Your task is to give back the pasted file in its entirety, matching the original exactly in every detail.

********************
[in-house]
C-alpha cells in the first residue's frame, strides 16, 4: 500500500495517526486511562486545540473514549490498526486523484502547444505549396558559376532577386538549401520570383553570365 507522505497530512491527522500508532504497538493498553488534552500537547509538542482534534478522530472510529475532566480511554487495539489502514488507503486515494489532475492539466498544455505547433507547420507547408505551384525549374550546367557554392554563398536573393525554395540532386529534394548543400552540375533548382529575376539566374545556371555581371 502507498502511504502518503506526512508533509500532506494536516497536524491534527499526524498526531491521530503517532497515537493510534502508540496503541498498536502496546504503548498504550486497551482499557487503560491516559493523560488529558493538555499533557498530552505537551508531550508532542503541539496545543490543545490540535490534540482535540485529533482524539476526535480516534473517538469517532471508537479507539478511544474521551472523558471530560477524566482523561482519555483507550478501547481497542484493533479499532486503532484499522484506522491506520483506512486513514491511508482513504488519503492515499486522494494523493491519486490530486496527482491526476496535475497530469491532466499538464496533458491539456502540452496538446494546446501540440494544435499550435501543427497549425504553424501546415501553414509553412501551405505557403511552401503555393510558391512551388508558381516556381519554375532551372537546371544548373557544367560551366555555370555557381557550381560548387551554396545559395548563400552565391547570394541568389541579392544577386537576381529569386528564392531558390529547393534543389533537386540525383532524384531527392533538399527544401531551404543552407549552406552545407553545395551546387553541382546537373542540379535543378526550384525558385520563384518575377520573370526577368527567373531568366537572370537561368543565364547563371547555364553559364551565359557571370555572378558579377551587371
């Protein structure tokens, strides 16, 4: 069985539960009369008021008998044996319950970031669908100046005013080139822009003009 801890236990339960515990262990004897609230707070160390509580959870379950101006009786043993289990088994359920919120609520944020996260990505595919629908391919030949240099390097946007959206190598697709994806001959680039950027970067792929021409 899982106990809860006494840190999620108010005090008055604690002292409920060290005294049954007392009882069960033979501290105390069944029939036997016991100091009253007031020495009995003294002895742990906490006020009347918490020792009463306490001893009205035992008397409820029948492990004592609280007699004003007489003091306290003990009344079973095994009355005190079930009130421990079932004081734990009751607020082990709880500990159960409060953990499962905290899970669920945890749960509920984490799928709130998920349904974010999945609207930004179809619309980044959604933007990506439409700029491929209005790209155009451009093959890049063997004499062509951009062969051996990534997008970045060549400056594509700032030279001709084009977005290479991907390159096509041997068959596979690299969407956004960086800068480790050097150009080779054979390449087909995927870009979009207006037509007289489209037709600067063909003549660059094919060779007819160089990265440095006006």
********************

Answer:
[in-house]
C-alpha cells in the first residue's frame, strides 16, 4: 500500500495517526486511562486545540473514549490498526486523484502547444505549396558559376532577386538549401520570383553570365 507522505497530512491527522500508532504497538493498553488534552500537547509538542482534534478522530472510529475532566480511554487495539489502514488507503486515494489532475492539466498544455505547433507547420507547408505551384525549374550546367557554392554563398536573393525554395540532386529534394548543400552540375533548382529575376539566374545556371555581371 502507498502511504502518503506526512508533509500532506494536516497536524491534527499526524498526531491521530503517532497515537493510534502508540496503541498498536502496546504503548498504550486497551482499557487503560491516559493523560488529558493538555499533557498530552505537551508531550508532542503541539496545543490543545490540535490534540482535540485529533482524539476526535480516534473517538469517532471508537479507539478511544474521551472523558471530560477524566482523561482519555483507550478501547481497542484493533479499532486503532484499522484506522491506520483506512486513514491511508482513504488519503492515499486522494494523493491519486490530486496527482491526476496535475497530469491532466499538464496533458491539456502540452496538446494546446501540440494544435499550435501543427497549425504553424501546415501553414509553412501551405505557403511552401503555393510558391512551388508558381516556381519554375532551372537546371544548373557544367560551366555555370555557381557550381560548387551554396545559395548563400552565391547570394541568389541579392544577386537576381529569386528564392531558390529547393534543389533537386540525383532524384531527392533538399527544401531551404543552407549552406552545407553545395551546387553541382546537373542540379535543378526550384525558385520563384518575377520573370526577368527567373531568366537572370537561368543565364547563371547555364553559364551565359557571370555572378558579377551587371
């Protein structure tokens, strides 16, 4: 069985539960009369008021008998044996319950970031669908100046005013080139822009003009 801890236990339960515990262990004897609230707070160390509580959870379950101006009786043993289990088994359920919120609520944020996260990505595919629908391919030949240099390097946007959206190598697709994806001959680039950027970067792929021409 899982106990809860006494840190999620108010005090008055604690002292409920060290005294049954007392009882069960033979501290105390069944029939036997016991100091009253007031020495009995003294002895742990906490006020009347918490020792009463306490001893009205035992008397409820029948492990004592609280007699004003007489003091306290003990009344079973095994009355005190079930009130421990079932004081734990009751607020082990709880500990159960409060953990499962905290899970669920945890749960509920984490799928709130998920349904974010999945609207930004179809619309980044959604933007990506439409700029491929209005790209155009451009093959890049063997004499062509951009062969051996990534997008970045060549400056594509700032030279001709084009977005290479991907390159096509041997068959596979690299969407956004960086800068480790050097150009080779054979390449087909995927870009979009207006037509007289489209037709600067063909003549660059094919060779007819160089990265440095006006």